He was also a compelling figure on the international stage, a champion of pacifism and a strong supporter of the United Nations. Today it is elements of this legacy of his which have drawn the most flak. Had the dispute and war with China not happened and we humbled, it would have been a considerably more impressive legacy. The latter was perhaps the biggest failure of Nehru as a prime minister and the leader who was the tallest after Gandhi in the minds of the people. For many the debacle also was a turning point, when criticism of Nehru began to catch wind first.
In the decades that ensued after his death in 1964, the criticism, although neither completely false nor illegitimate, is constructed by reducing him to a caricature- sized figure, as seen through the inverted binoculars of a demanding new consuming class. Some part of the problem lies with the manner in which the dynasty has been perpetuated, though his niece, the writer Nayantara Sehgal did point out that it was his daughter Indira Gandhi not him who created the Nehru-Gandhi “dynasty”. But it doesn’t help since the party that he led too has played a role in his diminution, turning him into a symbol. Naming institutions or running ads is a sign of power, not significance; India is full of MG Roads without the Mahatma anywhere in sight. It is truly ironical that too much remembrance, most of it shallow and insincere, has made the Nehru- Gandhi name appear as an interloper into history rather than as a legitimate resident. Though the family name is everywhere — Nehru’s and Indira and Rajiv — there is a little sense of the meaning that the name provides.
Nehru is the man invoked by everyone, as heroic nationalist, state philosopher, supplier of homilies: the symbol of modern India. In this symbolism, many argue, Nehru loses all characteristics and becomes an empty signifier.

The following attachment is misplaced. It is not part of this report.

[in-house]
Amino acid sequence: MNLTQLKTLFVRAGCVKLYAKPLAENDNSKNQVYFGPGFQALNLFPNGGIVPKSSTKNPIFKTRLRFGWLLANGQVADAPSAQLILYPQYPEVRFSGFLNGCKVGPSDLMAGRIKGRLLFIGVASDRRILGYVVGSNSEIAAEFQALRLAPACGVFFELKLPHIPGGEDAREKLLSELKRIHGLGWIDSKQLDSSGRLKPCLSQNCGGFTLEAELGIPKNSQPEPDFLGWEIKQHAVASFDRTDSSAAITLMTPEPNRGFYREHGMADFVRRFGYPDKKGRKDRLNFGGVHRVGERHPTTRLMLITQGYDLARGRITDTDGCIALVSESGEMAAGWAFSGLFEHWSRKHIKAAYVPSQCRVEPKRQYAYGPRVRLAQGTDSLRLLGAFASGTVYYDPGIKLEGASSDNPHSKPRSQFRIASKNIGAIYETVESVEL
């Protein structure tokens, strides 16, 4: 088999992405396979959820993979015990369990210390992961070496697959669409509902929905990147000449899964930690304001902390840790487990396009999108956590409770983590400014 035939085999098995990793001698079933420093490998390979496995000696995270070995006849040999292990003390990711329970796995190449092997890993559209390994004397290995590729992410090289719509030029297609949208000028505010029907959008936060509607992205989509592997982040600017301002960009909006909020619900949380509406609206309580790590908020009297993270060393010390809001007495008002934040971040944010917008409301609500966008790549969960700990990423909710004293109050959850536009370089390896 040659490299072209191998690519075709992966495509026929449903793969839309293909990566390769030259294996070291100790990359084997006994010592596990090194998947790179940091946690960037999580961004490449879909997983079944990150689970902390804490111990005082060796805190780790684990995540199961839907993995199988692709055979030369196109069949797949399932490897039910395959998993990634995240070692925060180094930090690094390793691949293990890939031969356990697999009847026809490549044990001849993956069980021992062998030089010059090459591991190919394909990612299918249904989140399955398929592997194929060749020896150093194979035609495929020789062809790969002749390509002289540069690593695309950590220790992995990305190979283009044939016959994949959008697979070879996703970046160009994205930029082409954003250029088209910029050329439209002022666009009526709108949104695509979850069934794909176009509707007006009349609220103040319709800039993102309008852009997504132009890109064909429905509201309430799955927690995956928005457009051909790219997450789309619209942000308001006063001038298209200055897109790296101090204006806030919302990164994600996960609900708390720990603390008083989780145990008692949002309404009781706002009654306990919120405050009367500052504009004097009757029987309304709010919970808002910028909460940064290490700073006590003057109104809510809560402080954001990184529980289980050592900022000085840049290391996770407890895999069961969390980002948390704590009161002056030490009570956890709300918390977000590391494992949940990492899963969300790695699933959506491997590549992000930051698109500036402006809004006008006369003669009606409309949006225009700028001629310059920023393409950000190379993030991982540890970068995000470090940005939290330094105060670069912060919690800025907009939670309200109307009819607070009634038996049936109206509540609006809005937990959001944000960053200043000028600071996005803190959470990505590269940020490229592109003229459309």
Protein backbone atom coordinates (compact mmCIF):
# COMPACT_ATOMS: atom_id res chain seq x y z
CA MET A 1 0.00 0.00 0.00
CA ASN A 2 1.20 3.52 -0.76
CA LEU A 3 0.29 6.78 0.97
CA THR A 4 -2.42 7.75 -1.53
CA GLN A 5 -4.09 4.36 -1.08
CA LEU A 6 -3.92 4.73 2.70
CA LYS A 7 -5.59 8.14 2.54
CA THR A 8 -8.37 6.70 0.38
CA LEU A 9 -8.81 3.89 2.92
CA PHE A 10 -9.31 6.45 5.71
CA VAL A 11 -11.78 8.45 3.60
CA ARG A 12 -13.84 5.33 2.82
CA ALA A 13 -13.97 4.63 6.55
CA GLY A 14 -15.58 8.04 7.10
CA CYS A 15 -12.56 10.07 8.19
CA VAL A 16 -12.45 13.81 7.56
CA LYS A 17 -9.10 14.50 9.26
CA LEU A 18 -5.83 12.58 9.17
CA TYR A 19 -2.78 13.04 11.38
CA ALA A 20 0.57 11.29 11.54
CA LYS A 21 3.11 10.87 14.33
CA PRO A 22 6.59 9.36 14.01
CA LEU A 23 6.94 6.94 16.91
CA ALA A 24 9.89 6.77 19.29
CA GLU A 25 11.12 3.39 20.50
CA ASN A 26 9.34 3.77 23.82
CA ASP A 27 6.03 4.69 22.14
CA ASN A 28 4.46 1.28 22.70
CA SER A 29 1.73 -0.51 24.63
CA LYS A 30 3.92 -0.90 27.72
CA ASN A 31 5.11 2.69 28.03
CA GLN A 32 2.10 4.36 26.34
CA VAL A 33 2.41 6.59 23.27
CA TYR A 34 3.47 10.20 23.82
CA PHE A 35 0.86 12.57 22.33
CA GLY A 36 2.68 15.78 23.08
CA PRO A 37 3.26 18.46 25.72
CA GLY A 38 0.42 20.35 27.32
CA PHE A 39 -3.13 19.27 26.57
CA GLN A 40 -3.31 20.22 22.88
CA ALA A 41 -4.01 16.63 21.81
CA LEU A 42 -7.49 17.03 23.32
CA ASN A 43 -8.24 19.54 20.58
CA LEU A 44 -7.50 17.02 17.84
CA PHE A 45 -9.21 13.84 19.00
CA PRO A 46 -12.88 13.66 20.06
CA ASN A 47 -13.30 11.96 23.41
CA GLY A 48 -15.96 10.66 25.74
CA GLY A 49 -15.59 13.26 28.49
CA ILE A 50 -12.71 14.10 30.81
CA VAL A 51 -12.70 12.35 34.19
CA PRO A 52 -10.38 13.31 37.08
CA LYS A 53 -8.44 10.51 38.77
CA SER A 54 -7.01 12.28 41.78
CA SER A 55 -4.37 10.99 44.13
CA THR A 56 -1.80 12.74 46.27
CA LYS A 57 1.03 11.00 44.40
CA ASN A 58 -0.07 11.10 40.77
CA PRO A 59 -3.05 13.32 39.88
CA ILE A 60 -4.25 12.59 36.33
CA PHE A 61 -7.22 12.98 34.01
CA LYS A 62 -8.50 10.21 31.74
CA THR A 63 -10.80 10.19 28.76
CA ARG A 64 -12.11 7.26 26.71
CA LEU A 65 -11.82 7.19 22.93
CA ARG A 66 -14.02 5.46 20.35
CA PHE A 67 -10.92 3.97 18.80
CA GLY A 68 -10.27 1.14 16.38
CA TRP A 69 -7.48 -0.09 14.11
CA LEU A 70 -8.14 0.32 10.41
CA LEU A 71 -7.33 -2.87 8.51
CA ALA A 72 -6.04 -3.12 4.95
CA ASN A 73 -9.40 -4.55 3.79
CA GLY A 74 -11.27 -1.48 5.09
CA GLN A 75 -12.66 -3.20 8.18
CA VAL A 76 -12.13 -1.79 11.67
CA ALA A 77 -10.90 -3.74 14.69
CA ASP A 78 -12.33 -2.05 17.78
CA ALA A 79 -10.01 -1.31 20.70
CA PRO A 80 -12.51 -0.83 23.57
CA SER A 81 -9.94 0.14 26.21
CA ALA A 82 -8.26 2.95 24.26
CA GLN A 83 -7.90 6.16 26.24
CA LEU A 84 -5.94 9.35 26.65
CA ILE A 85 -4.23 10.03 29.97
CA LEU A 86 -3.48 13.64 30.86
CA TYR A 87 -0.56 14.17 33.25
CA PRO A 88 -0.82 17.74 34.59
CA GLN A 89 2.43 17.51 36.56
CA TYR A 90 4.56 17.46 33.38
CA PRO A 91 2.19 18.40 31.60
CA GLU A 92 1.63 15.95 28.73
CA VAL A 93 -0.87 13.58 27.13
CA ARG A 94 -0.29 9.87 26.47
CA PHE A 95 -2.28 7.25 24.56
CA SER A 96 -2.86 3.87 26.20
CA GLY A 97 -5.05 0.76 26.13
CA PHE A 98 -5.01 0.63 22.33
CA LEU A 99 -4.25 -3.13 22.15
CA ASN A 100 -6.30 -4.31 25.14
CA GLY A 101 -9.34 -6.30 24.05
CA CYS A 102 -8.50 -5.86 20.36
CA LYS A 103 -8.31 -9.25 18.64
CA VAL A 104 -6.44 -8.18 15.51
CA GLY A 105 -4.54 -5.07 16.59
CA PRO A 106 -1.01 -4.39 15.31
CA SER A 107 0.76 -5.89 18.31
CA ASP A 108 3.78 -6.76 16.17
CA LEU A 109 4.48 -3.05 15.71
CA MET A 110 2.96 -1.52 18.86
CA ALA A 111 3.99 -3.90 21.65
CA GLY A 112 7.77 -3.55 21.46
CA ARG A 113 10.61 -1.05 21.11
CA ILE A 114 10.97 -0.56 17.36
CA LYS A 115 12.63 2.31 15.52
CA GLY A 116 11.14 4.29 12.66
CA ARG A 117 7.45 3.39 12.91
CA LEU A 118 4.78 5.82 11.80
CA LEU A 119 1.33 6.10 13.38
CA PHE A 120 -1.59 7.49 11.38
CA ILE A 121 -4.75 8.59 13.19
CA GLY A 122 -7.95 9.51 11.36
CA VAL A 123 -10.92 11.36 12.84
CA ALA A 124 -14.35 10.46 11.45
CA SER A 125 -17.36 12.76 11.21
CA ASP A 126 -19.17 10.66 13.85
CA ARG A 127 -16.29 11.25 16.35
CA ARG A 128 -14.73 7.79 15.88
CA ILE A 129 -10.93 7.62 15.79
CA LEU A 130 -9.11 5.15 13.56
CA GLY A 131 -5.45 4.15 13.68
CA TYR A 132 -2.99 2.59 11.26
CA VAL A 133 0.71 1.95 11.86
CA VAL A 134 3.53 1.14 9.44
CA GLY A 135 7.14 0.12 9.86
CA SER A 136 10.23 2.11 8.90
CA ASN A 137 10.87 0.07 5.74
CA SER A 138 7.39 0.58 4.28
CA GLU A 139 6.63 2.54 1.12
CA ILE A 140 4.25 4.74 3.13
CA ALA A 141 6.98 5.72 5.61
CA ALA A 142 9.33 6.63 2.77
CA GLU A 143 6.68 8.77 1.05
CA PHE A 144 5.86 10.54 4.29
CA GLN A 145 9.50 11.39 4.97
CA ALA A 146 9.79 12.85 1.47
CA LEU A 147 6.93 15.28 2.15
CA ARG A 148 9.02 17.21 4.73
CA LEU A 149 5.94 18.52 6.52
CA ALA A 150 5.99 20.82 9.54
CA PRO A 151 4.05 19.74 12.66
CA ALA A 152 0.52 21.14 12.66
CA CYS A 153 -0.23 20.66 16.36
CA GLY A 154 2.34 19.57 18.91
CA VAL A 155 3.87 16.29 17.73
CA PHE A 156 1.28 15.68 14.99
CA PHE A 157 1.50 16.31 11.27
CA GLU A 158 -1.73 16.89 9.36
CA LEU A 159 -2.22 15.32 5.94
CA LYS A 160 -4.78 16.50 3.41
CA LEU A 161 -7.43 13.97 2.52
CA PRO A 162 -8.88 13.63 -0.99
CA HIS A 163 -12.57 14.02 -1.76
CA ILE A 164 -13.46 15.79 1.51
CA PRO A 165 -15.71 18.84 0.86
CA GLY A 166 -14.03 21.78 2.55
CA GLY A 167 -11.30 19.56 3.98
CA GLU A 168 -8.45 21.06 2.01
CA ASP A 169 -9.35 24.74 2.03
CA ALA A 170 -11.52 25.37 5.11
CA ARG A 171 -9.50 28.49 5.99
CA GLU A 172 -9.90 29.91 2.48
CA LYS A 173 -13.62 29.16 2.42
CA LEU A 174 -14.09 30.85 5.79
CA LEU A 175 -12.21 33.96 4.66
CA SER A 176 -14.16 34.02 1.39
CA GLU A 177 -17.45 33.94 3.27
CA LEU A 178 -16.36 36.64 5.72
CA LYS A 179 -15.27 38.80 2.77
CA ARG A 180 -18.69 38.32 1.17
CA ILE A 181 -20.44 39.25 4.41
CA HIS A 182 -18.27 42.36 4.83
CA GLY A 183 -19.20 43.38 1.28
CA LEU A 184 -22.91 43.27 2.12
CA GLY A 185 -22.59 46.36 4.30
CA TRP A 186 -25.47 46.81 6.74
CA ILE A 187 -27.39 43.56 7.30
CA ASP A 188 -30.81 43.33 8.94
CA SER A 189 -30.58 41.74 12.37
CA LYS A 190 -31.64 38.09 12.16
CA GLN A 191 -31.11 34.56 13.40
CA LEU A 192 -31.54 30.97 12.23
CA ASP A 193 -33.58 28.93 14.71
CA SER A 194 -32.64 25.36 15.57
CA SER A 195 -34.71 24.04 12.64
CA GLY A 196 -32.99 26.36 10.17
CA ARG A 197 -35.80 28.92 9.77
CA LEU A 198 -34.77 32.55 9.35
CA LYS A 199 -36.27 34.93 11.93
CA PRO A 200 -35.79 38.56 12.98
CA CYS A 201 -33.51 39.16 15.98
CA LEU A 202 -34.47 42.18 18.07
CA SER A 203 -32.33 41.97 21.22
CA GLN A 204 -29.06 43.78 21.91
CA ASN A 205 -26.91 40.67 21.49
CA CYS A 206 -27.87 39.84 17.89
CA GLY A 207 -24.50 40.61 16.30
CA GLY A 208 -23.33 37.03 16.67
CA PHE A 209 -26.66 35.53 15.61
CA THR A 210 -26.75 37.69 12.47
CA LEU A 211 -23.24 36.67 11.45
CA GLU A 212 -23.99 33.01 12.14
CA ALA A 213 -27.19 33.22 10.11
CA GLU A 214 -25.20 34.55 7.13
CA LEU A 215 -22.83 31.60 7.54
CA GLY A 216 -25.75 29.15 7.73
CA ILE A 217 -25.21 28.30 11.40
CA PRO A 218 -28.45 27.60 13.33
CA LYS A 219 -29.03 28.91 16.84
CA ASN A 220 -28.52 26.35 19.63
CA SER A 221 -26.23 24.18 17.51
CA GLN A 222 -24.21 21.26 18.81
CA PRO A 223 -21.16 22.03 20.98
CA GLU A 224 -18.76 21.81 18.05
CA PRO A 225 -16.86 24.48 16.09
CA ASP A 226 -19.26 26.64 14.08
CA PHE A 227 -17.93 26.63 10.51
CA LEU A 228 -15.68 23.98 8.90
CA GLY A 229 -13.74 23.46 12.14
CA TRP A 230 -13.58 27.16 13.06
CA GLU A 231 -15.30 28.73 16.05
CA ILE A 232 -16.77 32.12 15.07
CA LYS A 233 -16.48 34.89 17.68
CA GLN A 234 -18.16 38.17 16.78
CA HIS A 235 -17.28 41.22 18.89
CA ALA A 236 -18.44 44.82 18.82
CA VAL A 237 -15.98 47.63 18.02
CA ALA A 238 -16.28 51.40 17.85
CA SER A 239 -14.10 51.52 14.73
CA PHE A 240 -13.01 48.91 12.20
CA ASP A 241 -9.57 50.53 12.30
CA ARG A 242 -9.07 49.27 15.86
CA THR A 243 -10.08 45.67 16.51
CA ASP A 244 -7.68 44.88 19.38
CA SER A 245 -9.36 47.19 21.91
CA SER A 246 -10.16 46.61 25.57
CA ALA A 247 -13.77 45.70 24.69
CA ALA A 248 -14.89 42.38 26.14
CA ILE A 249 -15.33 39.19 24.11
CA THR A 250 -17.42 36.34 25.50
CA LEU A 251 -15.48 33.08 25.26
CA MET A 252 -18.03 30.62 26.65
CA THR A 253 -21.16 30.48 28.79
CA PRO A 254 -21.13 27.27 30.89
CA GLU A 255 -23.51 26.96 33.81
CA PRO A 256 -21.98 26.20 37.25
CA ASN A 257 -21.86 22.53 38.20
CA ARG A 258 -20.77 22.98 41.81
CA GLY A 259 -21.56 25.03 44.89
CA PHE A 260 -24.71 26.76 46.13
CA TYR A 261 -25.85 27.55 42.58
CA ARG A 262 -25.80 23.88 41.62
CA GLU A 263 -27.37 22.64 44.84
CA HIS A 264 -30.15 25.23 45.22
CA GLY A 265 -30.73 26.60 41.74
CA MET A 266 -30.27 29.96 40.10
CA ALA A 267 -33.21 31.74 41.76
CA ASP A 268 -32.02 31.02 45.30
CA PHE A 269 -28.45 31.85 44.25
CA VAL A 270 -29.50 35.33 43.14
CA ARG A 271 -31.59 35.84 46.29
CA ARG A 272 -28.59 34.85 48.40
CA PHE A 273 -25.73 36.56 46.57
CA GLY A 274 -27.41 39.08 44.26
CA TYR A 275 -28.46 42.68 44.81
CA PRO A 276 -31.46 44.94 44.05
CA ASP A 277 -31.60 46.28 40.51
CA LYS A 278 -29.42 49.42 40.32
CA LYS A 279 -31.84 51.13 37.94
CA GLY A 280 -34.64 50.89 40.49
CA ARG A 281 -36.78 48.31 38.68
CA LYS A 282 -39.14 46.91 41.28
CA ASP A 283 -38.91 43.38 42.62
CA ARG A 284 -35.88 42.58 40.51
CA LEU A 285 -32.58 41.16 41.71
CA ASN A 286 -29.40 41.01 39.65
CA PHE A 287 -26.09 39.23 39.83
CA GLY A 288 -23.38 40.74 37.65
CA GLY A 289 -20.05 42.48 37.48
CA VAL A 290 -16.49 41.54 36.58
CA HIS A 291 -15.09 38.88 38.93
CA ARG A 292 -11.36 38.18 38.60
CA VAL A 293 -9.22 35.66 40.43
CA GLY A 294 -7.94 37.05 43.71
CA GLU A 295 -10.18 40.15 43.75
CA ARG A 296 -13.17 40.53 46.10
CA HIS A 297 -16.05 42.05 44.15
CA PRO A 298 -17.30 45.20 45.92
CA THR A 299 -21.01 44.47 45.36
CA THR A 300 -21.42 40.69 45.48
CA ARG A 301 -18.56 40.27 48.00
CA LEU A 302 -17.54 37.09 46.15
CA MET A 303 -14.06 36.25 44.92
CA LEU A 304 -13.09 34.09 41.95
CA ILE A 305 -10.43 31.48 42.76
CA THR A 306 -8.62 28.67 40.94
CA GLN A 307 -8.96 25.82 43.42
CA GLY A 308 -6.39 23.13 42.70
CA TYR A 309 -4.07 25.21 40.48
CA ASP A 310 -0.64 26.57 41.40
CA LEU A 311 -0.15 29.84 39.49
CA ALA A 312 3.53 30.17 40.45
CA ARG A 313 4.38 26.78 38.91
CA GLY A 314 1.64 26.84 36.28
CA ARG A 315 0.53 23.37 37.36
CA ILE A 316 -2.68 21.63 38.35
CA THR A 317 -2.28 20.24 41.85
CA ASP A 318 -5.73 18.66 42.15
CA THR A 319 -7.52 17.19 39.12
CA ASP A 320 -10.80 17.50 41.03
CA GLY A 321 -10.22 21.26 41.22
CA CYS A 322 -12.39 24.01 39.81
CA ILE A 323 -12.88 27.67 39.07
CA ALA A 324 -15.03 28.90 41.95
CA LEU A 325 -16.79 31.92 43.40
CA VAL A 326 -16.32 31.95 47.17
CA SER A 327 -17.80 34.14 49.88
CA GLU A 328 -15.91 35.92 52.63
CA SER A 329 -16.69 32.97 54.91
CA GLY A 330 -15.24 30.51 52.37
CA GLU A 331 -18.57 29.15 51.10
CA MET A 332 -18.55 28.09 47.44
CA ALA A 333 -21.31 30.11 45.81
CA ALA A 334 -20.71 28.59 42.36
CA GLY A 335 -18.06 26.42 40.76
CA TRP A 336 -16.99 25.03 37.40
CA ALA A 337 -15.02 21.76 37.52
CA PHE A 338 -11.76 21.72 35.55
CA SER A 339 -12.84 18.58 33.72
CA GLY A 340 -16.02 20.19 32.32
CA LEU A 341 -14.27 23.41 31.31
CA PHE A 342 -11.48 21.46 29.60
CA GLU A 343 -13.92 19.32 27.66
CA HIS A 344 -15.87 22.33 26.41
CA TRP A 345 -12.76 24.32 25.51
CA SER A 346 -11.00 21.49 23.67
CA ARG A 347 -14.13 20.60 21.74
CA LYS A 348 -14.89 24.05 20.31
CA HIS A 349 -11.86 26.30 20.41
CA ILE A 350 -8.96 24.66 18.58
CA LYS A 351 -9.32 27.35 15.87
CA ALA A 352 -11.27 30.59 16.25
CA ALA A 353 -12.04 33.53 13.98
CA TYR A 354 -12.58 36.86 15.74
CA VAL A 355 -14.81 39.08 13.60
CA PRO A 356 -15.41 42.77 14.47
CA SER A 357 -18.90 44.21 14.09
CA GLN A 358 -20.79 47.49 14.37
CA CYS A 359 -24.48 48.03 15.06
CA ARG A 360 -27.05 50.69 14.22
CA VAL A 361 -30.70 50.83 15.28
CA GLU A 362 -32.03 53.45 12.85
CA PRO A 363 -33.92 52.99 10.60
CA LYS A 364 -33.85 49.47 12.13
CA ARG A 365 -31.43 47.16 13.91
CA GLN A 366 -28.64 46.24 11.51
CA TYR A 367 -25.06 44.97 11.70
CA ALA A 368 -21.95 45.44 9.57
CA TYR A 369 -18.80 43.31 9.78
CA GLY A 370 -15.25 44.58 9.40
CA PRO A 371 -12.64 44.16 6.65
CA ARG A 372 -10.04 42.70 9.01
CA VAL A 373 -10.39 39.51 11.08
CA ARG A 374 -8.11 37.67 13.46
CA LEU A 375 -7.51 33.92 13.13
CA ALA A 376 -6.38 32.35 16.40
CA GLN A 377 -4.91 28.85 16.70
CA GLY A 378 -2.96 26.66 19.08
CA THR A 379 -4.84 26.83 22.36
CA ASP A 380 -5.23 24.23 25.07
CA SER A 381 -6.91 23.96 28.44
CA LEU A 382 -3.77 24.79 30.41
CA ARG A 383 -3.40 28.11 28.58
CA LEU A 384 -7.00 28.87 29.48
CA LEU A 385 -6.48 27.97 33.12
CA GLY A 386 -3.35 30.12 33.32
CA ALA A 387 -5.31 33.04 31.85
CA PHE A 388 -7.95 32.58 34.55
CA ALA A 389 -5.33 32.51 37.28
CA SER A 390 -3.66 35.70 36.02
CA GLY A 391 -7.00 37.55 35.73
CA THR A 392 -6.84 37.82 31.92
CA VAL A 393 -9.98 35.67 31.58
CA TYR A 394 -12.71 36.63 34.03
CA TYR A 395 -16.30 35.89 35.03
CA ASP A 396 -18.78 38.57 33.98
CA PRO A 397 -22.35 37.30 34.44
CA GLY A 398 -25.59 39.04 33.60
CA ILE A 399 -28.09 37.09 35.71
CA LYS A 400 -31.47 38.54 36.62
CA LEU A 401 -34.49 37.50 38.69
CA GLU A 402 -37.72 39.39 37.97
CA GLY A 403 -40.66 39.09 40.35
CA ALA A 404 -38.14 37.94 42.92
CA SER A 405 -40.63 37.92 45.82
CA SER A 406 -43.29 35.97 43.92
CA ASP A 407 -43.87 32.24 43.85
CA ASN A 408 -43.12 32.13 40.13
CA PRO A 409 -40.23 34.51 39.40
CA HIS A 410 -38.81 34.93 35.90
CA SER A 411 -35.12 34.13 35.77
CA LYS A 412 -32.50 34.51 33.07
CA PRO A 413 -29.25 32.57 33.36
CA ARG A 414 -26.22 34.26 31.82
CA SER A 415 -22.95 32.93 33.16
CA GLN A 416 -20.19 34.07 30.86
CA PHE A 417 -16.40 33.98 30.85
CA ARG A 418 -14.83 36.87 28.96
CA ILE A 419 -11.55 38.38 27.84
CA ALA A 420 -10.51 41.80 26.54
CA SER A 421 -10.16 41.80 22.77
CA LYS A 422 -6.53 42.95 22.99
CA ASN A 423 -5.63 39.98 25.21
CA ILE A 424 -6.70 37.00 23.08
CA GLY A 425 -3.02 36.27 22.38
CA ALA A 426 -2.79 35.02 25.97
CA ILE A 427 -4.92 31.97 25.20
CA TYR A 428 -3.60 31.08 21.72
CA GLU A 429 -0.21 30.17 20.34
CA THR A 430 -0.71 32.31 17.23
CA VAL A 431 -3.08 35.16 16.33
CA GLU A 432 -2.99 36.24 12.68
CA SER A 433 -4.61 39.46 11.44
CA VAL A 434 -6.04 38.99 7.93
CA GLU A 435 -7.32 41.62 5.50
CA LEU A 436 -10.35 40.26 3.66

This is perhaps as much responsible for the demise of Nehru’s reputation as the attacks of those who swear by a different ideology. It has perhaps even given strength to their contention that he is the architect of all that was wrong about India.
But despite his occasional failure Nehru displayed a trust in India and Indians that was far deeper than those who challenged him in the name of the people or tradition. Throughout the long years of his premiership he retained his almost magical grip on the masses. The Congress party might forfeit much of its original authority; hopes of swift economic advance might fade; the Chinese invasion in 1962 might shatter the illusions of the panchsheel policy; yet, while less than half of the electorate gave their votes to the Congress, the ordinary Indian’s reverence for “ Panditji” was still one of the main factors in the political equation.
As The Guardian put it, to see Nehru is to “get a glimpse of the blazing power that commands the affection and loyalty of several hundred million people in Asia… put it simply it is the power of a man who is a father, teacher, older brother rolled into one… The total impression is of a man who is humorous, tolerant, wise and absolutely honest.”
We as Indians may have disagreed with him on many accounts, but we also know that in elevating him, we elevate ourselves. In pulling him down, without understanding his achievements, we reveal our own smallness. The past should not be a foreign country.